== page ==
A pentium 4 is a VERY simple chip by today's standards. Though a lot of people underestimate the lowly P4. What has to be noted is WHAT you want to do, OPEN or CLOSED source, and how much RAM you have. My example system is a dell workstation with a 3.6 GHz Extreme (first set) chip. I have 2 gigs of ram in the system, Sata available for use (4 slots in fact) AND the system is overclockable making its BTX format competitive to other workstations of the time. My overall plan is to actually use it as an audio workstation using Ardour and REAPER for the audio work ahead of me. For each I only need a gig alotted to the software in ram and about 387 MB ram for the OS.

For MY SPECIFIC machine I am going to be using either an ATi RAGE 128 GPU for display or I will figure out a better card. Because of this I have 2 options: 1) Windows XP. 2) A linux (ARCH or Ubuntu Mate are my prefs).

XP is actually still a really good system provided you don't do anything super duper stupid on it. Most software works on it still and updates are still available. Ubuntu will actually end up being the better system in the end as I only have IDE drives available to me and a filesystem like xfs or jfs will make the lag more bearable. That being said, I will not be using anything past IDE speed4 drives (seagate barracuda IV's [ 2x 40 GB for boot of linux AND XP just in case], WD409B [another 40 GB drive for bounce space and swap as well as audio storage] and a seagate barracuda V [200 GB storage]) as they are both the newest I have and the fastest that will work really well in the system altogether. Despite what people say, IDE still does rather well and isn't as slow as one may think. Some think of the windows 95 days but it really depends on your CPU and FSB speeds in combo with transfer rates and what you're expecting your machine to do. I'm not an audio professional, therefore I really do not give a crap if it takes a minute or two for my machine to boot.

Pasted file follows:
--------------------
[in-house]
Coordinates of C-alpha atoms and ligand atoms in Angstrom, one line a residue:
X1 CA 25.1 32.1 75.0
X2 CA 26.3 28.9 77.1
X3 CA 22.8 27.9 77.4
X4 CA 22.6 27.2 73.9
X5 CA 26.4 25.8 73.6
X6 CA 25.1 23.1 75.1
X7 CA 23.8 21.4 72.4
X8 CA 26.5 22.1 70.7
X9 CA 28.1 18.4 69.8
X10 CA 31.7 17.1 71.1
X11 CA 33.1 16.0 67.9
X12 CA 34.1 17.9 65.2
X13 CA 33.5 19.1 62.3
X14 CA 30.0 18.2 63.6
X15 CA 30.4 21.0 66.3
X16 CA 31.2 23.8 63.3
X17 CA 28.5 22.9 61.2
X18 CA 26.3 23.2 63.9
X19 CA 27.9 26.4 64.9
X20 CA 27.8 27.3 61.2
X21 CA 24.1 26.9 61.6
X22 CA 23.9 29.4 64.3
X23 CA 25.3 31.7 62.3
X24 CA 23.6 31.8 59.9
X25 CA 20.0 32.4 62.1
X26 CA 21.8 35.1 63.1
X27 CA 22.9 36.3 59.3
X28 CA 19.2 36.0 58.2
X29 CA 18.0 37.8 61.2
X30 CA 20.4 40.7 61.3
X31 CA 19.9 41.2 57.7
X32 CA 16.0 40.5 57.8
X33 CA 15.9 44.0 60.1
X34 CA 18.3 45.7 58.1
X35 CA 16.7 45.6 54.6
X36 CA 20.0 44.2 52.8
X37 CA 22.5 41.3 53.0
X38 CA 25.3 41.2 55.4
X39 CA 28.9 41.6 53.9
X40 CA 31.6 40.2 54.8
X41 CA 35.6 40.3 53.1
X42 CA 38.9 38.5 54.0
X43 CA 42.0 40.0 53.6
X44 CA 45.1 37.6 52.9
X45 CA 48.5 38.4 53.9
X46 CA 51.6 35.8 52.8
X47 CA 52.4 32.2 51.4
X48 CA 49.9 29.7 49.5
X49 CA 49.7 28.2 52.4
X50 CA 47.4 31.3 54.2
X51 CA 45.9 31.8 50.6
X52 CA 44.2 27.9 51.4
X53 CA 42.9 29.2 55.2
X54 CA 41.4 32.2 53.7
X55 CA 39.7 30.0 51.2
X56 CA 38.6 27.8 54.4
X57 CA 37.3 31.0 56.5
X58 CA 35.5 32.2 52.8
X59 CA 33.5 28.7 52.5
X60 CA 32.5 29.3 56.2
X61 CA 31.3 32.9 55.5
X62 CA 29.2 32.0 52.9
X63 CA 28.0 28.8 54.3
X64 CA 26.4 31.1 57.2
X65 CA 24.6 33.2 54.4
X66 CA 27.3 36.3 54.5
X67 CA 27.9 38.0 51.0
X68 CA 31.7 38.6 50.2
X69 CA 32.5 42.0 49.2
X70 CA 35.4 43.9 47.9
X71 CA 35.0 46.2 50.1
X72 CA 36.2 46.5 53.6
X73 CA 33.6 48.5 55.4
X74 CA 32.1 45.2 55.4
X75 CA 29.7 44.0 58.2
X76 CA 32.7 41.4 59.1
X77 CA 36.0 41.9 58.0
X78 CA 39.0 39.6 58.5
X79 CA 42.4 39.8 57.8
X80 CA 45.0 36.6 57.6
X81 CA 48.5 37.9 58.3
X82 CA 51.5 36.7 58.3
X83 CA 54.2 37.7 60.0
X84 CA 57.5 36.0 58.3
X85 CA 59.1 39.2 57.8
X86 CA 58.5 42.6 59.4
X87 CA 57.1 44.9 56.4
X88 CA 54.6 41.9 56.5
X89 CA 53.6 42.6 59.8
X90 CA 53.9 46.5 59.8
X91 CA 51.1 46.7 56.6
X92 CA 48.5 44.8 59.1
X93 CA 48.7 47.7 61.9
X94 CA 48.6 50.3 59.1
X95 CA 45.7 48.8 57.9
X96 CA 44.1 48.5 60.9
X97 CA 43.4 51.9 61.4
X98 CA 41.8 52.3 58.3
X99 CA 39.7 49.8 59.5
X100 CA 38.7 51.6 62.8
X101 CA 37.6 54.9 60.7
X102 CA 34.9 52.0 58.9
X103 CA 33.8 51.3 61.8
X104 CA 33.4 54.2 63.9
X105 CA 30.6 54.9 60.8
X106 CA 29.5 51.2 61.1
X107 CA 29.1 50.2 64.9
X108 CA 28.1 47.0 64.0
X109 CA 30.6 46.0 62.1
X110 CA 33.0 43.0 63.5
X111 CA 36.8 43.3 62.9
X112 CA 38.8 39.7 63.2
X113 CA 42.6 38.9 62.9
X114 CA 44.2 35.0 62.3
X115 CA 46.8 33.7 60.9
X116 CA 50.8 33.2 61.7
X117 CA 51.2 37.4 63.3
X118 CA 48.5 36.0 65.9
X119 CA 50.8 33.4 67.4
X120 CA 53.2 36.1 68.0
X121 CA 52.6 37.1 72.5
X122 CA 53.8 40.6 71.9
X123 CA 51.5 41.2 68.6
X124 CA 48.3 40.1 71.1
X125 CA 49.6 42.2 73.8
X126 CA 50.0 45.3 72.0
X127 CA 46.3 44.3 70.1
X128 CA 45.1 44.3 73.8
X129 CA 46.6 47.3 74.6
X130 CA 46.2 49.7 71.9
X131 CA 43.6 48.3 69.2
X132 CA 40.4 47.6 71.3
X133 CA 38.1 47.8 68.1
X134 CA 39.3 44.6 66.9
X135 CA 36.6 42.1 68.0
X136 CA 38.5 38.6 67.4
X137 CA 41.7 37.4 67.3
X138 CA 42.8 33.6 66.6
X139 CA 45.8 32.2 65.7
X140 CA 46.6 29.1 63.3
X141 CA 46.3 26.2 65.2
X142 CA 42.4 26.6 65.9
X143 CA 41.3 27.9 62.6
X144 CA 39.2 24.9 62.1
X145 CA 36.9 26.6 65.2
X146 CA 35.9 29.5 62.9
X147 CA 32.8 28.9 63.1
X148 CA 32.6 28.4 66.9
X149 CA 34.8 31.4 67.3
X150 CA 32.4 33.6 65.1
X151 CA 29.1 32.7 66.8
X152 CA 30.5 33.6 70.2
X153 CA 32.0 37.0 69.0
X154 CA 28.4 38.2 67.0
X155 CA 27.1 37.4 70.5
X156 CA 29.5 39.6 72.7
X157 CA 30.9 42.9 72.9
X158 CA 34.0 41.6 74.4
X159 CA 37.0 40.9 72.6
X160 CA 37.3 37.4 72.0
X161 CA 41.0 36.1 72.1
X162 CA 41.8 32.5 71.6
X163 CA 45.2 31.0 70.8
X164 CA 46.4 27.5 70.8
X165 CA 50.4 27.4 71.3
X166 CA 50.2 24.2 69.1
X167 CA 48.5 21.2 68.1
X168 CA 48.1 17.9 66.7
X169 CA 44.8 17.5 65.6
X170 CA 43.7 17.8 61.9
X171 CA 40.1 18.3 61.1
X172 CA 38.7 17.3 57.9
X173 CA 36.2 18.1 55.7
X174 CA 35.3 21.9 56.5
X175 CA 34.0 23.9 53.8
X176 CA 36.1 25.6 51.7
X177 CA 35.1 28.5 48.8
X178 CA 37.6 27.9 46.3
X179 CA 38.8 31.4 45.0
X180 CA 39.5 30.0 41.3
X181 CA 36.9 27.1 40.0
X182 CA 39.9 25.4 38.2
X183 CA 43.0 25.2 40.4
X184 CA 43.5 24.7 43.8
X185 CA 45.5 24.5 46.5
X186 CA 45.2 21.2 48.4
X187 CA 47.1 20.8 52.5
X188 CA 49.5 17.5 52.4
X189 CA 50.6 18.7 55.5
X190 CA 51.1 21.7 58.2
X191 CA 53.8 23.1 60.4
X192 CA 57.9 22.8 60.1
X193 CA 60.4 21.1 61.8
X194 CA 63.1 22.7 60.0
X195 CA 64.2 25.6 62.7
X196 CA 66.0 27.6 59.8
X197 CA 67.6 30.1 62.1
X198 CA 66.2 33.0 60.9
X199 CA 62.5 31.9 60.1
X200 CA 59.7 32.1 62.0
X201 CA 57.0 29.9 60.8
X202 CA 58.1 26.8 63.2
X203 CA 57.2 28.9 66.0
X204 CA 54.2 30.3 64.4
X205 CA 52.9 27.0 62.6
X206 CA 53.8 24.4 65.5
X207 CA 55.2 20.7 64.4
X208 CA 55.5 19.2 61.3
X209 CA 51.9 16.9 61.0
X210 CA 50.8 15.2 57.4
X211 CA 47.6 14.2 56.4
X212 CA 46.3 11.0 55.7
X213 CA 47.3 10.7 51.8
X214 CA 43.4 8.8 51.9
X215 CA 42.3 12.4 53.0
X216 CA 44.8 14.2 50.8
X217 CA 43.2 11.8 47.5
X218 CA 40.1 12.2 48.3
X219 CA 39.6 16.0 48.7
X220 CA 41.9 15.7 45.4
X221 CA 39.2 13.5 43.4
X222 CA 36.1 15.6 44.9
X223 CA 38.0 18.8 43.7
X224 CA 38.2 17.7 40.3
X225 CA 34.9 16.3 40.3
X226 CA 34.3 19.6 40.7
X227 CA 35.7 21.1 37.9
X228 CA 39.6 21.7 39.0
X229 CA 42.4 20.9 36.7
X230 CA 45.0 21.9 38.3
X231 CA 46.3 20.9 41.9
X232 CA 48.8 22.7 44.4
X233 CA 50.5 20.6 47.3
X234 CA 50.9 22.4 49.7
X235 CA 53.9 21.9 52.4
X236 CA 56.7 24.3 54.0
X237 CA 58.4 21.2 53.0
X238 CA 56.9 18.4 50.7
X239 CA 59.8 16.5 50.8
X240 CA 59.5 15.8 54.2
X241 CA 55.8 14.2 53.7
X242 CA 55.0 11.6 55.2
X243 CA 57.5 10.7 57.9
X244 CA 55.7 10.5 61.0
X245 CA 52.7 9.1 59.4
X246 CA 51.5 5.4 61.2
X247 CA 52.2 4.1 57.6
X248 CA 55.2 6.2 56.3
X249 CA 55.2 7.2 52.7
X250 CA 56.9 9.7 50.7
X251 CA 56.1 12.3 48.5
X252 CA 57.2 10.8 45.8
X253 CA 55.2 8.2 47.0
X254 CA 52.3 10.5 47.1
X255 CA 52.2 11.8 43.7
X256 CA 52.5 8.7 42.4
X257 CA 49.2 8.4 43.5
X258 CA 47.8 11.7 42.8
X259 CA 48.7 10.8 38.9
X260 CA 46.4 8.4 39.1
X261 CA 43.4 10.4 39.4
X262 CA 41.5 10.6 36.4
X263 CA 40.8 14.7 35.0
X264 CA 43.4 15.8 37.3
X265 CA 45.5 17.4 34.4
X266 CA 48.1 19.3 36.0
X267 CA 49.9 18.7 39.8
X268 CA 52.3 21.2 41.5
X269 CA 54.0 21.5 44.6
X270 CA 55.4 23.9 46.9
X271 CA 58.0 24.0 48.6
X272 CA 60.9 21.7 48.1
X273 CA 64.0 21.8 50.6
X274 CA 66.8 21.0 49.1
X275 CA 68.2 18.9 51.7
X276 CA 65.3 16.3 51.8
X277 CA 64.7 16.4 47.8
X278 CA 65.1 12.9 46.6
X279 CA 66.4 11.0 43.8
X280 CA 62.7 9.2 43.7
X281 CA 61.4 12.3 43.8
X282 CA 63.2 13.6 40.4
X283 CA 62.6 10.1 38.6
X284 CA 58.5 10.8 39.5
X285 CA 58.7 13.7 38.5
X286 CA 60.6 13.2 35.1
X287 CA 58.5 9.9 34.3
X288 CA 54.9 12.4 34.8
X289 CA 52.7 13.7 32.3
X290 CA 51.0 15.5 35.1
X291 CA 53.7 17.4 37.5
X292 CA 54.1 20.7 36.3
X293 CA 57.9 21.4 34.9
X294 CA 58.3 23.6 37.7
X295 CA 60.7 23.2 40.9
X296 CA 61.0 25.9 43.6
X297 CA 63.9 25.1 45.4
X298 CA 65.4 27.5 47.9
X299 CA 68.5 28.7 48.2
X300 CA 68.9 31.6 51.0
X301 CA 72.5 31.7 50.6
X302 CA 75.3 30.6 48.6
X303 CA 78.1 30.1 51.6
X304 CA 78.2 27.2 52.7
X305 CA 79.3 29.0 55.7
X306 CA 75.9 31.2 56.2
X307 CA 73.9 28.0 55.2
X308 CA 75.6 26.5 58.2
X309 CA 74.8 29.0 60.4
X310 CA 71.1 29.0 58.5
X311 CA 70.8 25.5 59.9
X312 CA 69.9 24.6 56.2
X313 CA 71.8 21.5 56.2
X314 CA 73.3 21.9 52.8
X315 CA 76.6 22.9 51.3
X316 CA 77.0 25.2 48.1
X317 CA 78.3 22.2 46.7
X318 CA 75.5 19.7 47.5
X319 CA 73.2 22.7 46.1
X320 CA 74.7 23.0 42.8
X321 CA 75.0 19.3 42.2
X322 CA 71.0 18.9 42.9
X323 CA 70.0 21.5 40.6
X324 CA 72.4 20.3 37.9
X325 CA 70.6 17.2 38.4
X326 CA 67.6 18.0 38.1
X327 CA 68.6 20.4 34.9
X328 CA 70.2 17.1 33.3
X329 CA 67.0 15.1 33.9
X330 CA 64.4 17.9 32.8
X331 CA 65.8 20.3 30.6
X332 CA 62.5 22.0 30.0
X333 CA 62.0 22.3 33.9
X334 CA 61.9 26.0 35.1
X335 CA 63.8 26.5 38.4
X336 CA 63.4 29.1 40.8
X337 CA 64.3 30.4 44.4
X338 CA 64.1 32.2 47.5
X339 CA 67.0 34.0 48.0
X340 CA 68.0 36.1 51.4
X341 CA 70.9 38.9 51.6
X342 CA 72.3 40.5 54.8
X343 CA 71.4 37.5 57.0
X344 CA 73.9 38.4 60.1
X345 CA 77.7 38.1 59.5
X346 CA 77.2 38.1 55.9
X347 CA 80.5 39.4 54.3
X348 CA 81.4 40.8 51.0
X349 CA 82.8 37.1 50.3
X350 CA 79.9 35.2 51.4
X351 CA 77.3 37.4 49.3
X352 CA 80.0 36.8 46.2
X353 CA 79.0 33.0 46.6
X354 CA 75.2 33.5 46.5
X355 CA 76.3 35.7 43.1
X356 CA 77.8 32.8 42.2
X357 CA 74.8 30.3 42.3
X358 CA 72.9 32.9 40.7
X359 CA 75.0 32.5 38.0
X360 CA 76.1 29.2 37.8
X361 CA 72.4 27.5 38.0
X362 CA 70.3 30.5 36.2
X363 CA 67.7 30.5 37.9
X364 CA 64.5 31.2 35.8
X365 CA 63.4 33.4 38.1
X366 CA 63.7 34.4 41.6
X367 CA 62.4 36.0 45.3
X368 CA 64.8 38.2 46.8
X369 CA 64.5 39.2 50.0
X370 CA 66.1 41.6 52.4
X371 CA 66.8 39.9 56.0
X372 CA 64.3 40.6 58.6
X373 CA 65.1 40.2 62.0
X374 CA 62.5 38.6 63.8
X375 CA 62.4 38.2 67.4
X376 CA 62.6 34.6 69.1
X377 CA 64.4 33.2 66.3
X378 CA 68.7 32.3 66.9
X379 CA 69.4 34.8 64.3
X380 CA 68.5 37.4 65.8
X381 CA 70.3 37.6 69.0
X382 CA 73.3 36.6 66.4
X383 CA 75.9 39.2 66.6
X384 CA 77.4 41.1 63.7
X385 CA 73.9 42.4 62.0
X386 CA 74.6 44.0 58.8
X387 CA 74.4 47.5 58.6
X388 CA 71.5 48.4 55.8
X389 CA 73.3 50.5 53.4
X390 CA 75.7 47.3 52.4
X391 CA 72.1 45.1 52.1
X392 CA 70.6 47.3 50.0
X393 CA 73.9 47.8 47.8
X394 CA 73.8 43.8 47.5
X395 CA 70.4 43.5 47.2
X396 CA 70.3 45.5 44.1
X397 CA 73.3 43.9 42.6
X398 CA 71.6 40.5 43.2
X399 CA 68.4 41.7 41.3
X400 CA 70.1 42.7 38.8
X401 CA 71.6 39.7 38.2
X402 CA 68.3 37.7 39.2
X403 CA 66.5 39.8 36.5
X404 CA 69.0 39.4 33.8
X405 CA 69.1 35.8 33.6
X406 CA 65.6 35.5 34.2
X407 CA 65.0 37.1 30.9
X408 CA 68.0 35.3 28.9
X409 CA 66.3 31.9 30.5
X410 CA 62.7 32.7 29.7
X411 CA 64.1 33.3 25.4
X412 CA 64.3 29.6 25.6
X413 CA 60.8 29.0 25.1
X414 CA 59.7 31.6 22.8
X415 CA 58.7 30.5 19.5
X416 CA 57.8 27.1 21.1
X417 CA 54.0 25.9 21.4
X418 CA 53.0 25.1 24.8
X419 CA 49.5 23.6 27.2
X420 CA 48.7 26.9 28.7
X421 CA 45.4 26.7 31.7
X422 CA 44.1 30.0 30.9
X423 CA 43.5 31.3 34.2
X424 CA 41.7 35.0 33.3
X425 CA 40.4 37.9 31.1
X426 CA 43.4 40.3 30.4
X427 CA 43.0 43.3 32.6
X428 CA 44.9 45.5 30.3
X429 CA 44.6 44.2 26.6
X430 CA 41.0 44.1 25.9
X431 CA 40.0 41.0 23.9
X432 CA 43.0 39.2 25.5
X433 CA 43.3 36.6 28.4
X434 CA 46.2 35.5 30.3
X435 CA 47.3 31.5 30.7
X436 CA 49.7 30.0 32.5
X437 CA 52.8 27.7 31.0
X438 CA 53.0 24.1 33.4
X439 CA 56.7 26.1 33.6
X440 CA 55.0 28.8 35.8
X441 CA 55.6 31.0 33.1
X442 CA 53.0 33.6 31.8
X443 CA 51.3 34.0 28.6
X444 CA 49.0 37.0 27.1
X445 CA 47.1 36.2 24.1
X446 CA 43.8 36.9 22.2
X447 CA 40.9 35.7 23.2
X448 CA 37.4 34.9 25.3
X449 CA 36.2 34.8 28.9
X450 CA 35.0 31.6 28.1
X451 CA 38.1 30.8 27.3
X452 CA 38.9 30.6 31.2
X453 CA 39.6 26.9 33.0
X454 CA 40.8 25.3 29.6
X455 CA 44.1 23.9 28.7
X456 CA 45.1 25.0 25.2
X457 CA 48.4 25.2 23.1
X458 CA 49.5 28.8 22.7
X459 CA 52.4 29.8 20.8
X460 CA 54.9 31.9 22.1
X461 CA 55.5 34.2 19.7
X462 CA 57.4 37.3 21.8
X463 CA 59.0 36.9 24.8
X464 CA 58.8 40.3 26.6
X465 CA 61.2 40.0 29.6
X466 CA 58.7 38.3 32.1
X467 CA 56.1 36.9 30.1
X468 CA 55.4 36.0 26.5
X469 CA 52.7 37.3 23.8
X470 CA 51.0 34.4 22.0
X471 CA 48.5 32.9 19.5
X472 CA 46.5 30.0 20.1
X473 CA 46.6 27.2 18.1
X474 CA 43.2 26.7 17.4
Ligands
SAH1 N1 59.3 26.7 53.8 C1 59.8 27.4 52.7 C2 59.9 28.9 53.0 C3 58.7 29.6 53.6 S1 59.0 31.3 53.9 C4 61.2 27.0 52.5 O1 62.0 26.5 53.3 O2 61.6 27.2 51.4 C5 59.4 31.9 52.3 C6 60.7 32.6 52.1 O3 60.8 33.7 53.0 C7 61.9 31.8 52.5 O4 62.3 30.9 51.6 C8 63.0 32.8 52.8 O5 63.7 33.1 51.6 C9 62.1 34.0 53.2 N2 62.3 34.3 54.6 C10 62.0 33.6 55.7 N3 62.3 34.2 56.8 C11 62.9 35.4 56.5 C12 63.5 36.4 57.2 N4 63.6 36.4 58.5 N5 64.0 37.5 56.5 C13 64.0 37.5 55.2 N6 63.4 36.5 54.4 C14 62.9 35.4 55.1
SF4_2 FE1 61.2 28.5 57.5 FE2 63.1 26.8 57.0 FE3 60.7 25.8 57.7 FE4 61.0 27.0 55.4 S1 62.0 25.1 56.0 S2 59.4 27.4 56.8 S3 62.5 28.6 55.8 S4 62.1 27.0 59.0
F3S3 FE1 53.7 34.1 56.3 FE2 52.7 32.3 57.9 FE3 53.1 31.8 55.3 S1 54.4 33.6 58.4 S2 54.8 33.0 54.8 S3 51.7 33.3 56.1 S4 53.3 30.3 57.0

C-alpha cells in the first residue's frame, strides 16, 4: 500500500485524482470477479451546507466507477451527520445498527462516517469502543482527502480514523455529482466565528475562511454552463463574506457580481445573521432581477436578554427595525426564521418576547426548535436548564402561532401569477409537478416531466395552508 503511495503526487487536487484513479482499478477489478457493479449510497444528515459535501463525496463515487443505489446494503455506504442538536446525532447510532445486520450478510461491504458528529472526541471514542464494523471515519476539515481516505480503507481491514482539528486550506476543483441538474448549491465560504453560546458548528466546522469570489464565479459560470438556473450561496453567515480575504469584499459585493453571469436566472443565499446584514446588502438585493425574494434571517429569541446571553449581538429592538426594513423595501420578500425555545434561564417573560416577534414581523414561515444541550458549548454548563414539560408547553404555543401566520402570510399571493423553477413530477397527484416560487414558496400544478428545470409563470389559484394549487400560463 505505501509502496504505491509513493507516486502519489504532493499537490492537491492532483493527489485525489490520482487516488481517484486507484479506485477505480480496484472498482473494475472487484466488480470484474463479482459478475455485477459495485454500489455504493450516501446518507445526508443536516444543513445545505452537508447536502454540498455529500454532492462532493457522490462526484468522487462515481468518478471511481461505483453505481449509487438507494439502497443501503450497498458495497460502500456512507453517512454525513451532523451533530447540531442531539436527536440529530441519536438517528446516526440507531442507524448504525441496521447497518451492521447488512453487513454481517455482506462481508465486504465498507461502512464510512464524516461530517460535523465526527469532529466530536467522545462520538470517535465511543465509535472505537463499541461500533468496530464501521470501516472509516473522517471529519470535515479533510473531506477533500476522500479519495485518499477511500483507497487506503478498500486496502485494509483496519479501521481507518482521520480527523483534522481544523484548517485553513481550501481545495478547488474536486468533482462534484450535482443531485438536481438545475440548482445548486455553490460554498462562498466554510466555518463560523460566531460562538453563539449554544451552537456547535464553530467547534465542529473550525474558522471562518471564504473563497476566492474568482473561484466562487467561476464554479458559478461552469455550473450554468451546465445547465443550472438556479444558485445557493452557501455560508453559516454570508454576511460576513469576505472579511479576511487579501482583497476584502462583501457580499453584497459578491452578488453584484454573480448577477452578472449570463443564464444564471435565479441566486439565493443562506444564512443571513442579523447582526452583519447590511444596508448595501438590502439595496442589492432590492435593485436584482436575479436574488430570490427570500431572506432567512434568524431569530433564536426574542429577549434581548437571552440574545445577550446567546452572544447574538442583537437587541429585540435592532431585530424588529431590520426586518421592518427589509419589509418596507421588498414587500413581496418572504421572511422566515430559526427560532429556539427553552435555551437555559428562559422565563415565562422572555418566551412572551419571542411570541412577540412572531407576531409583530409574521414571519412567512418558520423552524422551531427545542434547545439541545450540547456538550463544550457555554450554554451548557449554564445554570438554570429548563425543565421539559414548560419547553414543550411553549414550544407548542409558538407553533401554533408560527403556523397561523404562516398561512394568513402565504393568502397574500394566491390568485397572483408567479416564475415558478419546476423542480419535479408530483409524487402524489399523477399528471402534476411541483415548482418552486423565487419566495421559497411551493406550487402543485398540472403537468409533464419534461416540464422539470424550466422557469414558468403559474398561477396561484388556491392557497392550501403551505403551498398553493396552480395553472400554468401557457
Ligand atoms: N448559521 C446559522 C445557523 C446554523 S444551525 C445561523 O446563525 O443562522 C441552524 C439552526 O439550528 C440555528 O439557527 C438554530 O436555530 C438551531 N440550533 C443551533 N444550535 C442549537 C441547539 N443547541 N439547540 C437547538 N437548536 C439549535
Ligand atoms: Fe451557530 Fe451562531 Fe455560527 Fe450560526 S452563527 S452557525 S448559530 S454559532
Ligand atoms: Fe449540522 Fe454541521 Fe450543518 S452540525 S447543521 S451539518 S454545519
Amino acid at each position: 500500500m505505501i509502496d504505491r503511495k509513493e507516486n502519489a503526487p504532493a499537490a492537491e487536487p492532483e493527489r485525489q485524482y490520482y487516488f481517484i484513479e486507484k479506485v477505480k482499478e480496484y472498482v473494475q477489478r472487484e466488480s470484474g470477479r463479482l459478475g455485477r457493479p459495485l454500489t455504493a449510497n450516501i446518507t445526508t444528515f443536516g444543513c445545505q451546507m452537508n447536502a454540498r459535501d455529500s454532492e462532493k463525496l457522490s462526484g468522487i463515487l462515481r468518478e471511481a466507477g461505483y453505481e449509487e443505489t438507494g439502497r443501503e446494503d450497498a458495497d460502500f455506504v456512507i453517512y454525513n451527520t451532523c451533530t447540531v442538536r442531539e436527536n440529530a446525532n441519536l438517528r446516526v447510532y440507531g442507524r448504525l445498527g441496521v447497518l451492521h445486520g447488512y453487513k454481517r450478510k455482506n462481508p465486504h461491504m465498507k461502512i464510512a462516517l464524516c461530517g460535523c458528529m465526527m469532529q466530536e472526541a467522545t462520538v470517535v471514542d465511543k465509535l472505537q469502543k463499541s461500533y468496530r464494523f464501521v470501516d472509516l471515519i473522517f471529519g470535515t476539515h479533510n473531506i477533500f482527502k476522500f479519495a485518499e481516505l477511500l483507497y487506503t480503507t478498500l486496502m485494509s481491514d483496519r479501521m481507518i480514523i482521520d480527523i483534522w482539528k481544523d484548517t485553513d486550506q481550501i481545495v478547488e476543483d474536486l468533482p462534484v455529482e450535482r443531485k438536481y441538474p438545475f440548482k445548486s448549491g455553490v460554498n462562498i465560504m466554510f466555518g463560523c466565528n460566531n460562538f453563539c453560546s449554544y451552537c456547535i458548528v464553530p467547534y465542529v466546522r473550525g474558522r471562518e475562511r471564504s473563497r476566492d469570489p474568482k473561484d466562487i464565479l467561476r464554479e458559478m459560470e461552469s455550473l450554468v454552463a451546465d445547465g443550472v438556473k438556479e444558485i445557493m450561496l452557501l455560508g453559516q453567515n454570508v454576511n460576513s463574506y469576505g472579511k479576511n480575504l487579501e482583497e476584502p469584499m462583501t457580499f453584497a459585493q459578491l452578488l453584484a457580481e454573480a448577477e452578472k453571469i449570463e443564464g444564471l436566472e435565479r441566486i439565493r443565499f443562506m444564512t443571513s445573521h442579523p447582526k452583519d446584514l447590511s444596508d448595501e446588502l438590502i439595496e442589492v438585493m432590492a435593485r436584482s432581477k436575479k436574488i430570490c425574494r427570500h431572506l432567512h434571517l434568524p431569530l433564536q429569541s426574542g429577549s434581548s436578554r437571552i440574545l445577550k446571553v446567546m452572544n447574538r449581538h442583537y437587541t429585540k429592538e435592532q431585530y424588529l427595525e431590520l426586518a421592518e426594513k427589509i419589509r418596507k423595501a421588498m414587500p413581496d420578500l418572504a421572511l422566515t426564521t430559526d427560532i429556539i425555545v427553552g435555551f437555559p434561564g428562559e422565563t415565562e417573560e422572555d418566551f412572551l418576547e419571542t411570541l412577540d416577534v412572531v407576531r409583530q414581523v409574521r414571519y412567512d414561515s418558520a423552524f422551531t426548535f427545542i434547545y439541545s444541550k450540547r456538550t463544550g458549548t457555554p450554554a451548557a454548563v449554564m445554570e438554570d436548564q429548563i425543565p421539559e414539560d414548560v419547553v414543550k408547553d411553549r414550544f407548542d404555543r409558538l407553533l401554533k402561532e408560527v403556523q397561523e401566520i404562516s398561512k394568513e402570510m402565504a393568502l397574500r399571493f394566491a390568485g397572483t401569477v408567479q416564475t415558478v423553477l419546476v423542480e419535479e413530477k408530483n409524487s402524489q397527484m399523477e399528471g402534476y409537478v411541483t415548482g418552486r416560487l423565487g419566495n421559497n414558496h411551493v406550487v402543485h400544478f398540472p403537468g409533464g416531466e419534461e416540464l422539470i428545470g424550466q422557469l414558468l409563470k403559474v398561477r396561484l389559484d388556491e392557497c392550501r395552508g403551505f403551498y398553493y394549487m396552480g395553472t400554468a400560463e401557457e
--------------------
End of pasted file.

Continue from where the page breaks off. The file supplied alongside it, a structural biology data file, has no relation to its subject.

I did use to use a P4 machine as a daily driver so I know that it will take about a minute and a half for it to completely boot and about 10 minutes to load and render a minute and a half audio project. Actually probably 6 as I am going to overclock my chip some and see if I gan det 3.8 GHz or maybe even 4 out of it. That WOULD be quite interesting. Forgot hyperthreading so with OC and HT I'll expect 5-6 minutes for load, sequence, and render procedure when I want to make my track into an MP3. Sounds like a dream but it has happened that fast on a lesser chip for me before. If nothing else I can live bounce the track at MP3-256 and that will take as long as the track plays. No problem.